New Play "Dynamite" On Stage at Occidental College

"Dynamite," a new experimental play by Occidental College's Laural Meade '88, explores the dynamic between the working class and industrial power and foreshadows the Occupy Wall Street movement.

 

The play will run November 9-13 in the College's Keck Theater.

The nine-person, all-student cast play characters in an event once dubbed "the crime of the century"-the union-backed bombing of the Los Angeles Times building on October 30, 1910. At 1:07 a.m., 16 sticks of dynamite exploded in an alley outside the Times building in downtown Los Angeles. The bomb was supposed to explode at 4 a.m., when the building would have been empty. But the bomb's timing mechanism was faulty, and the explosion started a fire, killing 21 newspaper employees and harming dozens more.

Brothers and union activists John J. and James B. McNamara, members of the Bridge and Structural Iron Workers of America, were arrested and their trial became a cause célèbre for the American labor movement. The brothers bombed the Times in part to protest the union-busting practices of the steel and iron industry and because the newspaper, owned and published by the conservative Harrison Gray Otis, was militantly anti-union in its editorials. TheTimes remains non-union to this day.

Meade, an adjunct assistant theater professor and the play's director as well as playwright, said many of the characters' sentiments echo those of the Occupy Wall Street protesters, who allege that the financial industry and big business have bankrupted the American people.

"It's uncanny. This is a classic lesson in history repeating itself, of how we're condemned to repeat the past if we don't learn from it," she said. "As far as a good true yarn, it's an incredible story. There are a lot of twists and turns. The characters must make difficult choices in the face of impossible circumstances."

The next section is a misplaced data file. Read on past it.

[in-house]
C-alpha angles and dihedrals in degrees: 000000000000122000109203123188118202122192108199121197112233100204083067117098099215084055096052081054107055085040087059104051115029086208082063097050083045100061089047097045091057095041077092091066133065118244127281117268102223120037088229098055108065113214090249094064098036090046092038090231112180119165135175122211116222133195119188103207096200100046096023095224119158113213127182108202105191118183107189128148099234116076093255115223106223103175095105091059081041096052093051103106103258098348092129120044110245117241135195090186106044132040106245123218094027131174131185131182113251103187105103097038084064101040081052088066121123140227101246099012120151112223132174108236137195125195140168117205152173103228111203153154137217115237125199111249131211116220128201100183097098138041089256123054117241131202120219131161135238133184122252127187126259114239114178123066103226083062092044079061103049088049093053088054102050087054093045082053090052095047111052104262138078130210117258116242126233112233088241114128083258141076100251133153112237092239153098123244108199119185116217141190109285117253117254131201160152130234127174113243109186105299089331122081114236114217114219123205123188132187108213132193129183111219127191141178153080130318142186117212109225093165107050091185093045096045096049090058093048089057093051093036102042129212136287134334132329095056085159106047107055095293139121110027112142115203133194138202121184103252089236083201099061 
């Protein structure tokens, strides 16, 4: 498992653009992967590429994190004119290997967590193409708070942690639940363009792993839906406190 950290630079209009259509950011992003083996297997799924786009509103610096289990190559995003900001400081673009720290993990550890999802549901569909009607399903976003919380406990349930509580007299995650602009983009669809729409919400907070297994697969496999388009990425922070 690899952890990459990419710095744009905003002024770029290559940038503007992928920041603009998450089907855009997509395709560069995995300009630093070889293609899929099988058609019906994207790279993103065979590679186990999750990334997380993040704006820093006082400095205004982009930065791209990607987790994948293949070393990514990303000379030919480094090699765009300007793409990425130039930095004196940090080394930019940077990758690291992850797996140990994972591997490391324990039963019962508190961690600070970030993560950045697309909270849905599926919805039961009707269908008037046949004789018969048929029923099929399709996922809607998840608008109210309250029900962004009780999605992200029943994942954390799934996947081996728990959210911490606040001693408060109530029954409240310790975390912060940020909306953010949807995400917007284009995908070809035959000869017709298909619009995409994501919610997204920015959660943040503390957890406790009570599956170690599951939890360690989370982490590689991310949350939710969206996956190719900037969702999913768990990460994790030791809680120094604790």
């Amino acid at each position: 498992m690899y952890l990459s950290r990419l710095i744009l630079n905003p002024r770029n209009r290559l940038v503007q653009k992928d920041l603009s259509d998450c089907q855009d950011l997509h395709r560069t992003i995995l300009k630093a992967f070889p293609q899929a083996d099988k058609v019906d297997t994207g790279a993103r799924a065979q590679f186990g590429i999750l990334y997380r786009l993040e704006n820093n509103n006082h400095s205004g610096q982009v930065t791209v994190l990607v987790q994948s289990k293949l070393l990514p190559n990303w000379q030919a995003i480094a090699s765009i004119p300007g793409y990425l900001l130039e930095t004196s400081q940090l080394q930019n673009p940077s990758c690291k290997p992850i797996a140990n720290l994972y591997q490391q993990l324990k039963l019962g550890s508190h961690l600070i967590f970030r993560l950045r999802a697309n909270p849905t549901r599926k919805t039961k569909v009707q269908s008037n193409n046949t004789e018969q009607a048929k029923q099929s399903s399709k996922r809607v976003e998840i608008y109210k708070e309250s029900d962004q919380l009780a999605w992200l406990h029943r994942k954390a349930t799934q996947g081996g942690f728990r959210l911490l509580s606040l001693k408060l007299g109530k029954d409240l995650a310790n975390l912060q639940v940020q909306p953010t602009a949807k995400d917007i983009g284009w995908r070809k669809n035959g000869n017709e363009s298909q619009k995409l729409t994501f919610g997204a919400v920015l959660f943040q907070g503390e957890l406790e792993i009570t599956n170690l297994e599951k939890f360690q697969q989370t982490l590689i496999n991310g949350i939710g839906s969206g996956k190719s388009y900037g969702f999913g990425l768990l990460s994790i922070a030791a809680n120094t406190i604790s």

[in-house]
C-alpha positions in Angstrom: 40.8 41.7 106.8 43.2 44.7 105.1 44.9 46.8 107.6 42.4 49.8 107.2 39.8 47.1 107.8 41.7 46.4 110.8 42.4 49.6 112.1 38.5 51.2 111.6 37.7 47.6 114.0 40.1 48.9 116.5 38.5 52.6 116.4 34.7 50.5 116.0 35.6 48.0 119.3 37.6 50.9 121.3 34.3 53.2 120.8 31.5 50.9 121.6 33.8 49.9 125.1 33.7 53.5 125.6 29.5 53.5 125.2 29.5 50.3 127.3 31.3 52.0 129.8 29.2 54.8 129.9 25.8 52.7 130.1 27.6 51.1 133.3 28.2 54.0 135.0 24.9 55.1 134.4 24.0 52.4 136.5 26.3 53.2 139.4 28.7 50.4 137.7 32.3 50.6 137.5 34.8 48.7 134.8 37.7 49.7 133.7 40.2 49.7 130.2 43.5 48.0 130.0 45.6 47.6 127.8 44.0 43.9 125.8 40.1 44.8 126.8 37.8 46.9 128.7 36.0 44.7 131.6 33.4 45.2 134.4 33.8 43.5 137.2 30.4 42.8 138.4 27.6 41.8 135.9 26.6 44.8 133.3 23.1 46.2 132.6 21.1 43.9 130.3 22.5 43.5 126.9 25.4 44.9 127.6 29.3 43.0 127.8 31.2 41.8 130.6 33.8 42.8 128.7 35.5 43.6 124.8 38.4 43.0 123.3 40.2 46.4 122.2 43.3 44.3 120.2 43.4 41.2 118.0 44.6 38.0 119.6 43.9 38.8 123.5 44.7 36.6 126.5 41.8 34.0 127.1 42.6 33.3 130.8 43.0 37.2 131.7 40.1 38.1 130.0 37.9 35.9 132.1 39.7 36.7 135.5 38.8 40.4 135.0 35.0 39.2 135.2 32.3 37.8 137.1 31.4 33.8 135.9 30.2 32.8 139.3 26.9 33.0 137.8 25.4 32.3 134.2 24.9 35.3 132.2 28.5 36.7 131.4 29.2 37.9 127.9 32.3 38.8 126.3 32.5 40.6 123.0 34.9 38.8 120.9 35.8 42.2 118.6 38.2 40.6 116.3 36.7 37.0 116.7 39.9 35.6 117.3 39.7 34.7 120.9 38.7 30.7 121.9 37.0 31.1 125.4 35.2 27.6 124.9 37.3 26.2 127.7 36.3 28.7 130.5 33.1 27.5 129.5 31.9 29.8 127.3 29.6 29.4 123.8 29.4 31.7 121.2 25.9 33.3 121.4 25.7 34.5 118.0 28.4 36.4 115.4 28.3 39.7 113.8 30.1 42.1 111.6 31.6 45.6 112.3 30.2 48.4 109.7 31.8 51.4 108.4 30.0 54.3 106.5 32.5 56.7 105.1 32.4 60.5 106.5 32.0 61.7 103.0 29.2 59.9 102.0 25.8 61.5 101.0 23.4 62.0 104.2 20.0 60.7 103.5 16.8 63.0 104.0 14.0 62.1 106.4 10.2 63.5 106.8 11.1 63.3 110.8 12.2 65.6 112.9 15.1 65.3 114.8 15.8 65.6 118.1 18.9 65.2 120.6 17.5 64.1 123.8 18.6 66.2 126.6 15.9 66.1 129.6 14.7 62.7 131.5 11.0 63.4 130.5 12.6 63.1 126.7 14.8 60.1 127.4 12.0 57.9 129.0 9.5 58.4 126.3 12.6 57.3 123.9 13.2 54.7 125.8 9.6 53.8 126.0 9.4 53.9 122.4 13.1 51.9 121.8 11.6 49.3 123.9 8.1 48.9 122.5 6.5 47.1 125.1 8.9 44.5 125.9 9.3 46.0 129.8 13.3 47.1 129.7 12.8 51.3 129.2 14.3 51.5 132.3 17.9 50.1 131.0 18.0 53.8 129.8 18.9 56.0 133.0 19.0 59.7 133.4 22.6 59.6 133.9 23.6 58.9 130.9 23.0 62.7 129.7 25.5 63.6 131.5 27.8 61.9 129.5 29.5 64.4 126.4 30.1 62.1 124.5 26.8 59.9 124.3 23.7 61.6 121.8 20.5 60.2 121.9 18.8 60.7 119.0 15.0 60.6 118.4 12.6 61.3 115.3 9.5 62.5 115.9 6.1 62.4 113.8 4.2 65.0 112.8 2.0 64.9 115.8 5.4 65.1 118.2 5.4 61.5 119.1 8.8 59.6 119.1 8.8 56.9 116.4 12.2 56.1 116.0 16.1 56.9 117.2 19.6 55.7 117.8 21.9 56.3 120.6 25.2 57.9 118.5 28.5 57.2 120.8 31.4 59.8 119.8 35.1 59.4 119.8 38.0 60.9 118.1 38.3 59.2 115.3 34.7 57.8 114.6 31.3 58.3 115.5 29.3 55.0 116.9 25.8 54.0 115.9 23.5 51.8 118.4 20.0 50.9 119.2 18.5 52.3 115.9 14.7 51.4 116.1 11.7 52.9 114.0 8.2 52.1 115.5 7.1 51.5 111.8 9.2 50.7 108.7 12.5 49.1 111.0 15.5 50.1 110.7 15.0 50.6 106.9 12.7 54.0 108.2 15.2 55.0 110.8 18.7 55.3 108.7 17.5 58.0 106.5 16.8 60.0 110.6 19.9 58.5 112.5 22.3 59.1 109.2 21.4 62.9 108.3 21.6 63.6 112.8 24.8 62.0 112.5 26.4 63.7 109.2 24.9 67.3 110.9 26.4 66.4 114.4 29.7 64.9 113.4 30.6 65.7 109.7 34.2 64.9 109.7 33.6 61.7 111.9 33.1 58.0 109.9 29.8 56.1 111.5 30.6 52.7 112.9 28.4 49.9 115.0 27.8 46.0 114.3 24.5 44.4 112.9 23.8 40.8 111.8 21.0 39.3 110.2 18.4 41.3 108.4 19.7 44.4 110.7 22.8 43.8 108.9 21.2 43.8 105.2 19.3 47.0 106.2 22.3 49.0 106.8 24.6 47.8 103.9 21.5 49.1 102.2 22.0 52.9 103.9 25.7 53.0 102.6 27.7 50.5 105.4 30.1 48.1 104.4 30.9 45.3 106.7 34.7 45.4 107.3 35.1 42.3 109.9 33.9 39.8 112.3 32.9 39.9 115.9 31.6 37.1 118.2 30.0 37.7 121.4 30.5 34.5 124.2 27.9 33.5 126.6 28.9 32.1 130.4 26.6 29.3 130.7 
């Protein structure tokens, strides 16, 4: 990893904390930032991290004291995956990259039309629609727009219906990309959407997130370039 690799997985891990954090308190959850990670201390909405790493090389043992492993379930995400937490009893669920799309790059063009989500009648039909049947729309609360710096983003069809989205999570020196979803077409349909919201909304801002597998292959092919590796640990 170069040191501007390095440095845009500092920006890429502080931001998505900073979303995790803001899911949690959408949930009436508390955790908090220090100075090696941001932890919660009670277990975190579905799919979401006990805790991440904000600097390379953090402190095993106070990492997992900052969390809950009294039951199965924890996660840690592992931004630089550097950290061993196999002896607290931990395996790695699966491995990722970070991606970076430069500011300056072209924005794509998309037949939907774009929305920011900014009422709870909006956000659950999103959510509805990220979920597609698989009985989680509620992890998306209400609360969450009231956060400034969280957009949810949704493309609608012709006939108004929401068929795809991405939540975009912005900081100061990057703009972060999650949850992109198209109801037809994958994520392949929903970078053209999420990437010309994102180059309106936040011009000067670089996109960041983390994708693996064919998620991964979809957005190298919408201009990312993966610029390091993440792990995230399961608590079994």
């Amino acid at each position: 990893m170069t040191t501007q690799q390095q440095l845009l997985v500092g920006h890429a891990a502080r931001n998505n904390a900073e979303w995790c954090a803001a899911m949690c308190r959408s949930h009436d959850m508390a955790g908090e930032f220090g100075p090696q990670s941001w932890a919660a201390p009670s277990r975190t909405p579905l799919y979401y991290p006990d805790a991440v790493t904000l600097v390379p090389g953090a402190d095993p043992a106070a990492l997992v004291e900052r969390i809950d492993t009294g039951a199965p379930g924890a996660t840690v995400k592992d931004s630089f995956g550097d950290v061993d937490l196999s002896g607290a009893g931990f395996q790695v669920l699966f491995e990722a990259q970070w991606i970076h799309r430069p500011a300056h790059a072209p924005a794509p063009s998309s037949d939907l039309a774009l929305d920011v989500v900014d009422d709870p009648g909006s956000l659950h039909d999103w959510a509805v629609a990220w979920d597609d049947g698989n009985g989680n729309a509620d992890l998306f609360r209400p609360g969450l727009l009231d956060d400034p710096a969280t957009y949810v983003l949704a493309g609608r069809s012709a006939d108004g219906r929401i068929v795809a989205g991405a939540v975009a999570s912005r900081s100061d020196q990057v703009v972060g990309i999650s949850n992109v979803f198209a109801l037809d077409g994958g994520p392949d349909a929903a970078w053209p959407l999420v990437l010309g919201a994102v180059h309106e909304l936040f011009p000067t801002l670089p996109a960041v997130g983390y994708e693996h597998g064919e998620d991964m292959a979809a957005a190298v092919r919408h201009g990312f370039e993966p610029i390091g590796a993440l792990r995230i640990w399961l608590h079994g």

Meade's playwriting focuses on American history at the turn of the last century, and she was also interested in this story as a native Angelena. The story also has a personal angle for the playwright: Meade is a distant relation of the late Otis Chandler, longtime publisher of the Times and the great-grandson of Otis.

"Dynamite" moves between the present and the past. Subtitled "class warfare in a classroom setting," the play is set in part at Occidental, in a lecture hall much like Johnson 200. Meade plays a version of herself as a college professor, and the student-actors also play a version of themselves as Oxy students. The student-actors also helped shape the play's plot and script, Meade said.

"This is a very personal piece about teaching at Oxy. It's also a political piece but one that doesn't espouse a specific polemic," she said. "It should appeal to anyone interested in the current discourse around wealth and class."

Theater Professor Susan Gratch is the play's scene and lighting designer, and Culley guest artist Christina Wright '87 designed the costumes. Sound is by Michael Fontanesi '14 and video projections are by Arielle Darr '12. The cast is: Emily Abbott '14, Jeff Adler '12, Mandi Bossard '11, Giulia Davis '13, Natalya Gibbs '12, Zoe Goozner '15, Lily Jackson '15, Bo Lundgren '13, Serita Robinson '12, and Meade.

"Dynamite" plays November 9-12 at 7:30 p.m. and November 13 at 2 p.m. in the Keck Theater on the College campus. Occidental is located at 1600 Campus Road, Los Angeles 90041. Click here [link to directions site] for directions and parking.

Tickets are $10 for the Oxy community and for seniors. General admission tickets are $15. Group rates are available. For more information, go here, call (323) 259-2922 or email theater@oxy.edu.

Audience members are also encouraged to attend and take part in the play's post-show discussions. Associate politics Professor Caroline Heldman will field questions after the performance on Wednesday, November 9. Robert Gottlieb, Henry R. Luce Professor of Urban Environmental Studies, will participate on Thursday, November 10; and Meade will give a talk after the show on Friday, November 11.